“Families,” St. John Paul II famously exhorted us, “become what you are!”
As newlyweds 20 years ago, we spent zero time thinking about what the Holy Trinity—whom the Church celebrates on today’s Solemnity—meant for our marriage or dreams of starting a family. Whatever the doctrine of the Trinity had to say about the dynamics of the inner life of God, we left that to the theologians. For us, each day became a blur of diapers, dishes, commutes, and bills.
Five kids later, every aspect of our lives seems shot through—illumined, blessed, ennobled—by the Trinity. As a family, we’ve consecrated ourselves to the Holy Trinity. We strive to do life in a “Trinitarian key.” Over dinner, we try to connect our kids’ questions about our society’s toxic “culture of the Big Me” with insights found in God’s own life and identity.
Like any family, we faceplant all the time. But we keep getting up and inviting the Trinity to sustain us. Together we ask the Trinity for healing and grace, and we’ve even taken to calling our home—our “domestic church”—a “Trinity house.”
So how did this turnaround happen?
For the longest time, it seemed the holiness of God’s life was distant from our family. Sainthood might be within reach for martyrs, solitary medieval mystics, and clergy, but not for our young, chaotic family.
Over time, we came to see how wrong we were. We realized that our messy little household already had a big head-start—because our family and the Holy Trinity share a stunning similarity: we are both a “communion of persons.”
“The Christian family,” the Catechism declares, “is a communion of persons, a sign and image of the communion of the Father and the Son in the Holy Spirit.” In our family life, the “procreation and education of children” can “reflect the Father’s work of creation.” Our family is “called to partake of the prayer and sacrifice of Christ” as well as the “evangelizing and missionary task.” (2205) Rather than being distant, these dynamics of the Trinity already belong to our family.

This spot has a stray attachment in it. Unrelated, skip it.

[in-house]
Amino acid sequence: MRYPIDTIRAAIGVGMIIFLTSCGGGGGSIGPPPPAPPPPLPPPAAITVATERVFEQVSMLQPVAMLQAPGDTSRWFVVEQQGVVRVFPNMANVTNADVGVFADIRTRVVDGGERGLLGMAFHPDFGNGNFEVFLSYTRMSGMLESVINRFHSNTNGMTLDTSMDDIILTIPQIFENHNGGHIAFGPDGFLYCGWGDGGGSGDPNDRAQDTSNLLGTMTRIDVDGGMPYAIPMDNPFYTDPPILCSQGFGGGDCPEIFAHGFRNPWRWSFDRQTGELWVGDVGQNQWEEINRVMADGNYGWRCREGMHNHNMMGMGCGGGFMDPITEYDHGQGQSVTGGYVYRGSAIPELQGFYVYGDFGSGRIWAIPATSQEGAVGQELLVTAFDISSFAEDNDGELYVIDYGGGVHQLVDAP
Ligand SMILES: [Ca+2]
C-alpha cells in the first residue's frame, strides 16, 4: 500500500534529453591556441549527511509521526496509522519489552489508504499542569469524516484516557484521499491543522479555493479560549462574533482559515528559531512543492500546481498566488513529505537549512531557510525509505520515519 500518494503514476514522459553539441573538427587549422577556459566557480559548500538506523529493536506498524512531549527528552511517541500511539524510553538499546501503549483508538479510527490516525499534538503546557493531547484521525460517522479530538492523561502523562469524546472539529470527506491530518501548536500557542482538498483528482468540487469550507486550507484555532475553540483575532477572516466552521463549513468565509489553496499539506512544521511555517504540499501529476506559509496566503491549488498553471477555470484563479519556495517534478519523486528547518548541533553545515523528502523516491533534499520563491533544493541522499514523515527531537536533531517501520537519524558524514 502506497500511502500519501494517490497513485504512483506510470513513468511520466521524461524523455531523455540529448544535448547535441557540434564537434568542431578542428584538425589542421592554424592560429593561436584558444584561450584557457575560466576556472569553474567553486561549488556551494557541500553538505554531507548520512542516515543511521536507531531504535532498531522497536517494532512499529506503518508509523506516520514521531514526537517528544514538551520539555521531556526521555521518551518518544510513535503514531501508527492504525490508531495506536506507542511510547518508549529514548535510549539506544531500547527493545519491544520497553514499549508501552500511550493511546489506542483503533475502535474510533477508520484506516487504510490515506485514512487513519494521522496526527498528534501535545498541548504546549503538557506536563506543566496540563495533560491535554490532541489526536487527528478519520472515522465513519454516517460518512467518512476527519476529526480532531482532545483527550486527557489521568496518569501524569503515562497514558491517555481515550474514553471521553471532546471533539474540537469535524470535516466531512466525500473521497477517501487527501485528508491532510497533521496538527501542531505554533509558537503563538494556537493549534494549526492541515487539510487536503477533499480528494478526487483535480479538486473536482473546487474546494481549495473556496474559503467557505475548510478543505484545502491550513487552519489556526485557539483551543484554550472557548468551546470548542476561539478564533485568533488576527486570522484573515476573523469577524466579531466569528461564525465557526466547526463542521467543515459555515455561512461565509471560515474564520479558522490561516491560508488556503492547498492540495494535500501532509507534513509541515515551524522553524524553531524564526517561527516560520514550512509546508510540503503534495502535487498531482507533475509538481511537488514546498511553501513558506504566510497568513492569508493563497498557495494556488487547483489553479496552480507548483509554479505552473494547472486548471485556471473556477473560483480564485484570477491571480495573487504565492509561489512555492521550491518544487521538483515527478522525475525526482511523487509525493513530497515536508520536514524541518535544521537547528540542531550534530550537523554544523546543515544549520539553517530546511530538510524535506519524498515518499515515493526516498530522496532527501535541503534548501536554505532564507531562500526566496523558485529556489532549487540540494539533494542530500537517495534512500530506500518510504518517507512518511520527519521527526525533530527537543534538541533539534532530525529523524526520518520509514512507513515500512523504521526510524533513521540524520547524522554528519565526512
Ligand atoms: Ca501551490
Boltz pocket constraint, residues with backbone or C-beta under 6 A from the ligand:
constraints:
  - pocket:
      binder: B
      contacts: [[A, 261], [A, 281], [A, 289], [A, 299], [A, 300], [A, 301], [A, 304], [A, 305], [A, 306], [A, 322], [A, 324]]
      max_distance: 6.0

We’re not trying to sell you on some positive-thinking mantra, that by repeating “my family is a little icon of the Trinity,” you can trick your mind into thinking that your family is like God. No. What we’re saying is that the Church teaches that your family is already an icon of the Trinity.
“Families,” St. John Paul II famously exhorted us, “become what you are!” Instead of trying to find your family’s identity in busyness, comfort, screens, or getting into the best schools, become what you are. Instead of comparing your family to others, become what you are.
Become more like God’s communion of persons: loving, self-giving, other-centered, available, receptive, interdependent, bonded, and creative. Like the Trinity, don’t be content with an inward focus, but reach out to your neighborhood, your parish (a “family of families”), and the world.
In daily, practical ways, we can align these Trinitarian attributes with our family’s communion of persons—when we honor the Sabbath, listen attentively to our spouse, respond lovingly to our children’s needs, linger over a delicious dinner, lead the family in the evening Rosary, do the chores, host neighbors, or roll up the sleeves for a family service project. In these and many other ways, our families can partake in the joy of God’s own life.
Twenty years into our marriage, we no longer think of the Solemnity of the Holy Trinity as a blip on the liturgical map. We have accepted the challenge to become what we are, to conform to the image we bear, and yes, even to do tonight’s dishes, to the glory of God: Father, Son, and Holy Spirit.
To unite your family even more with the Holy Trinity, consider the following prayer:
Most Holy Trinity, thank you for the gift of our family. Heavenly Father, you created us in your image and welcome us as your beloved children. Jesus, you serve us with your life, death, and resurrection in the ongoing sacraments and life of the Church. Holy Spirit, you listen to our prayers and intercede for us. Lord, strengthen us as we seek to welcome, listen to, and serve one another with greater love each day. Heal any wounds that prevent us from sharing your life-giving love. Show our family how to more faithfully reflect your image in our home, relationships, and work. We invite you to dwell with us in our home—our Trinity House—as we seek to love one another as you first loved us. Glory be to the Father, and to the Son, and to the Holy Spirit. As it was in the beginning, is now, and ever shall be, world without end. Amen.